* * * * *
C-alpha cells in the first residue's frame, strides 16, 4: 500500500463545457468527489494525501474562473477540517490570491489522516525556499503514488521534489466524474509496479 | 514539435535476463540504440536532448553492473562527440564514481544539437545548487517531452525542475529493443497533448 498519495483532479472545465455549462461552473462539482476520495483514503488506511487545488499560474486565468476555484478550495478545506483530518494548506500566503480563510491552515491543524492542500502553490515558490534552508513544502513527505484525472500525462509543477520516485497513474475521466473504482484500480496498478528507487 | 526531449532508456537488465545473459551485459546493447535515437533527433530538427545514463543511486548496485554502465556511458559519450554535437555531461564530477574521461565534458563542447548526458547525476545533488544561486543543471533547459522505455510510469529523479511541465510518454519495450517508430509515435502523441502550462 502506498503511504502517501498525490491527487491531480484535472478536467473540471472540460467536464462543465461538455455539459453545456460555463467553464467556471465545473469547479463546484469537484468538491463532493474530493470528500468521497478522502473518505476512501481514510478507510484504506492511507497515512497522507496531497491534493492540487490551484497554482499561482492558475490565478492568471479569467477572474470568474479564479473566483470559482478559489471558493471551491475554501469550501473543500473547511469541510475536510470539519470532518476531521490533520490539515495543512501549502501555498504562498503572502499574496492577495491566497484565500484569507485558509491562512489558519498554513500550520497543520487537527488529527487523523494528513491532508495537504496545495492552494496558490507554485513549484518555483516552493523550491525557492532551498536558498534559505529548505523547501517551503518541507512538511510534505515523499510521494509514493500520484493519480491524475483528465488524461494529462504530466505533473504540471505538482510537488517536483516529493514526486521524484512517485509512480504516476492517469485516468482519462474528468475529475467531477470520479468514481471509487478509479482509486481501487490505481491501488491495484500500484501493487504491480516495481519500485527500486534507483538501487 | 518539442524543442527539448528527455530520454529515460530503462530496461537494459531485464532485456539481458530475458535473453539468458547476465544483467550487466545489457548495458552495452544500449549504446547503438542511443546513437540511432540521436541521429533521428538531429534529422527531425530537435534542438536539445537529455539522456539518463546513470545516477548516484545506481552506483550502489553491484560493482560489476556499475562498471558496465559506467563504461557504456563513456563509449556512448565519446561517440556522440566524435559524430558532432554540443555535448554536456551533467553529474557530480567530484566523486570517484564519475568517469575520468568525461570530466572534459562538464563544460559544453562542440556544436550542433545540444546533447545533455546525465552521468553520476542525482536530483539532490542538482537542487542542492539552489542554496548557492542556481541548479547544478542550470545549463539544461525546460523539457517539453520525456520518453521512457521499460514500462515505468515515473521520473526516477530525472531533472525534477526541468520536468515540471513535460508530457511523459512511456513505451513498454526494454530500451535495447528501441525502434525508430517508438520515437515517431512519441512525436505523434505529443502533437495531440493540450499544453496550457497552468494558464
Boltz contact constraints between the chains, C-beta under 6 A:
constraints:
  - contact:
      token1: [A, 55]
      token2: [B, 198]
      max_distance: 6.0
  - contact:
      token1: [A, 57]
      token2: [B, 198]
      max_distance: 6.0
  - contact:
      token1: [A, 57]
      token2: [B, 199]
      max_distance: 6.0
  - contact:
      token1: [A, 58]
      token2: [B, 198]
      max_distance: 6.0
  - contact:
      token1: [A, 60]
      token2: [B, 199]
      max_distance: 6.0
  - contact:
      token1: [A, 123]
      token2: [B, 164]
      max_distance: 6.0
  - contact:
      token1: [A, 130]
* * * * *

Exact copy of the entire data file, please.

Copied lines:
C-alpha cells in the first residue's frame, strides 16, 4: 500500500463545457468527489494525501474562473477540517490570491489522516525556499503514488521534489466524474509496479 | 514539435535476463540504440536532448553492473562527440564514481544539437545548487517531452525542475529493443497533448 498519495483532479472545465455549462461552473462539482476520495483514503488506511487545488499560474486565468476555484478550495478545506483530518494548506500566503480563510491552515491543524492542500502553490515558490534552508513544502513527505484525472500525462509543477520516485497513474475521466473504482484500480496498478528507487 | 526531449532508456537488465545473459551485459546493447535515437533527433530538427545514463543511486548496485554502465556511458559519450554535437555531461564530477574521461565534458563542447548526458547525476545533488544561486543543471533547459522505455510510469529523479511541465510518454519495450517508430509515435502523441502550462 502506498503511504502517501498525490491527487491531480484535472478536467473540471472540460467536464462543465461538455455539459453545456460555463467553464467556471465545473469547479463546484469537484468538491463532493474530493470528500468521497478522502473518505476512501481514510478507510484504506492511507497515512497522507496531497491534493492540487490551484497554482499561482492558475490565478492568471479569467477572474470568474479564479473566483470559482478559489471558493471551491475554501469550501473543500473547511469541510475536510470539519470532518476531521490533520490539515495543512501549502501555498504562498503572502499574496492577495491566497484565500484569507485558509491562512489558519498554513500550520497543520487537527488529527487523523494528513491532508495537504496545495492552494496558490507554485513549484518555483516552493523550491525557492532551498536558498534559505529548505523547501517551503518541507512538511510534505515523499510521494509514493500520484493519480491524475483528465488524461494529462504530466505533473504540471505538482510537488517536483516529493514526486521524484512517485509512480504516476492517469485516468482519462474528468475529475467531477470520479468514481471509487478509479482509486481501487490505481491501488491495484500500484501493487504491480516495481519500485527500486534507483538501487 | 518539442524543442527539448528527455530520454529515460530503462530496461537494459531485464532485456539481458530475458535473453539468458547476465544483467550487466545489457548495458552495452544500449549504446547503438542511443546513437540511432540521436541521429533521428538531429534529422527531425530537435534542438536539445537529455539522456539518463546513470545516477548516484545506481552506483550502489553491484560493482560489476556499475562498471558496465559506467563504461557504456563513456563509449556512448565519446561517440556522440566524435559524430558532432554540443555535448554536456551533467553529474557530480567530484566523486570517484564519475568517469575520468568525461570530466572534459562538464563544460559544453562542440556544436550542433545540444546533447545533455546525465552521468553520476542525482536530483539532490542538482537542487542542492539552489542554496548557492542556481541548479547544478542550470545549463539544461525546460523539457517539453520525456520518453521512457521499460514500462515505468515515473521520473526516477530525472531533472525534477526541468520536468515540471513535460508530457511523459512511456513505451513498454526494454530500451535495447528501441525502434525508430517508438520515437515517431512519441512525436505523434505529443502533437495531440493540450499544453496550457497552468494558464
Boltz contact constraints between the chains, C-beta under 6 A:
constraints:
  - contact:
      token1: [A, 55]
      token2: [B, 198]
      max_distance: 6.0
  - contact:
      token1: [A, 57]
      token2: [B, 198]
      max_distance: 6.0
  - contact:
      token1: [A, 57]
      token2: [B, 199]
      max_distance: 6.0
  - contact:
      token1: [A, 58]
      token2: [B, 198]
      max_distance: 6.0
  - contact:
      token1: [A, 60]
      token2: [B, 199]
      max_distance: 6.0
  - contact:
      token1: [A, 123]
      token2: [B, 164]
      max_distance: 6.0
  - contact:
      token1: [A, 130]